13/08/2014 | Gary Hartley | Products and technology, Energy and water efficiency at home | fuel cells, GE, General Electric, home fuel cell, MIT electric car research, off-grid, research, technology trials
A new generation of fuel cells might just be the future of stable and reliable energy supplies at home - at least that’s what a number of researchers and big firms think. In June Germany’s Fraunhofer Institute produced a new ceramic fuel cell (which looks a bit like a CD rack) that efficiently converts natural gas to both electricity and heat - enough for a four-person home.
It’s hoped the new cells will appeal to those who would like to go off-grid but are looking for greater energy efficiency than generators, and a simpler route to a constant supply than using renewables with energy storage options. There are plans to commercialise the cell, but first, a test in 150 homes is on the cards. We’re a big fan of in-situ testing of breakthrough technologies, so await the results with interest.
More recently, the news has got rather more mainstream, with the well-publicised entry of giant General Electric into the domestic fuel cell business. Wired.com says the move is linked to an increasing interest in going off-grid sparked by Hurricane Sandy in 2012. If fuel cells were to take off in Europe, without such weather extremities, the reasons would presumably be more about personal energy security in the face of rising prices and political pressures on supply.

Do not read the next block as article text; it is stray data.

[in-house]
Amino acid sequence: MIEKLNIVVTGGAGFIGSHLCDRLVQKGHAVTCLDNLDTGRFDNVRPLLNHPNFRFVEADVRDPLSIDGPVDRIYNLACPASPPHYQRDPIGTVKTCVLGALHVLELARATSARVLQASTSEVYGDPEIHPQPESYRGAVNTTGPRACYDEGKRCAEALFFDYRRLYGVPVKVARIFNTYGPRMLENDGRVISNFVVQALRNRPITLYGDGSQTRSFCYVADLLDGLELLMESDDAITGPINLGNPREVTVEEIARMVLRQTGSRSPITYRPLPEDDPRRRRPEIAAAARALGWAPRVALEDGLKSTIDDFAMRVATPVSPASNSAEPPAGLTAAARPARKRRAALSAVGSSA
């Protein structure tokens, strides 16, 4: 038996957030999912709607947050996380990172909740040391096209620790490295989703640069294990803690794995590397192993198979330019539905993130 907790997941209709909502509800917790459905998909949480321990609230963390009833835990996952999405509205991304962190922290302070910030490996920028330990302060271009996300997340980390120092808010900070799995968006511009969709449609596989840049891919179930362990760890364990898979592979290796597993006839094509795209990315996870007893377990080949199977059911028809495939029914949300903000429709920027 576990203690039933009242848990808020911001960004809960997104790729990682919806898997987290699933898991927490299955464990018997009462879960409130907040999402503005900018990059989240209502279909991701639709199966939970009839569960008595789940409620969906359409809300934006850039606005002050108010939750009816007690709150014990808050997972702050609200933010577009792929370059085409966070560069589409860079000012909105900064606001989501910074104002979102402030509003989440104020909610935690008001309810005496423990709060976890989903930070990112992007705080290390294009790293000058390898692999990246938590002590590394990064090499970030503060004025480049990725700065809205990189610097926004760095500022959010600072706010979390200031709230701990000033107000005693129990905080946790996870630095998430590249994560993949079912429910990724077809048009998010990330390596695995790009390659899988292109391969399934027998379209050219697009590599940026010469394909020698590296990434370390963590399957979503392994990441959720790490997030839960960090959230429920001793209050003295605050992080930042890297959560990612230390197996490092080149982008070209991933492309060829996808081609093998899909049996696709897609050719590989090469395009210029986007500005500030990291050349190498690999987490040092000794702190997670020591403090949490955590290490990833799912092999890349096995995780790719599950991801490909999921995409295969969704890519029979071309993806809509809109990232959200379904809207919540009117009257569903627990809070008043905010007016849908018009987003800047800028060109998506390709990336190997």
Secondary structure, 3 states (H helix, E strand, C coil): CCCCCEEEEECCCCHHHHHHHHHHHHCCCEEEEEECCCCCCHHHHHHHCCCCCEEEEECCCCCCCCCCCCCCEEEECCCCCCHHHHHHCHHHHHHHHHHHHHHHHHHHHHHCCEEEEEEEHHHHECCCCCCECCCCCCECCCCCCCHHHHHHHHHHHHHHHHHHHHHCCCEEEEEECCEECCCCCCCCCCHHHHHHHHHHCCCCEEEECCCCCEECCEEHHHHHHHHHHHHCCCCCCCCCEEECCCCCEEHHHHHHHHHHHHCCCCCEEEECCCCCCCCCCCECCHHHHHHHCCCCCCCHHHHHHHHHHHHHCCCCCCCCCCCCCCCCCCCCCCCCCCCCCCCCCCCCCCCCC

Using its considerable research and development muscle, the company has set out to tackle a number of issues that have held back ceramic fuel cells for up to this point - namely around efficiency, cost and robustness. Spraying on the ceramic layer and linking the cell to a gas engine are two developments, and GE’s product is now too heading to pilot stage.
There are quite a number of other players, academic and commercial, developing variations on home fuel cell models. A real race to prove that fuel cells are something that can be a relevant force outside the transport sector, and at an economical cost, seems to be well underway. While off-grid is unlikely to be for everyone, it could form an interesting part of a more diversified energy future.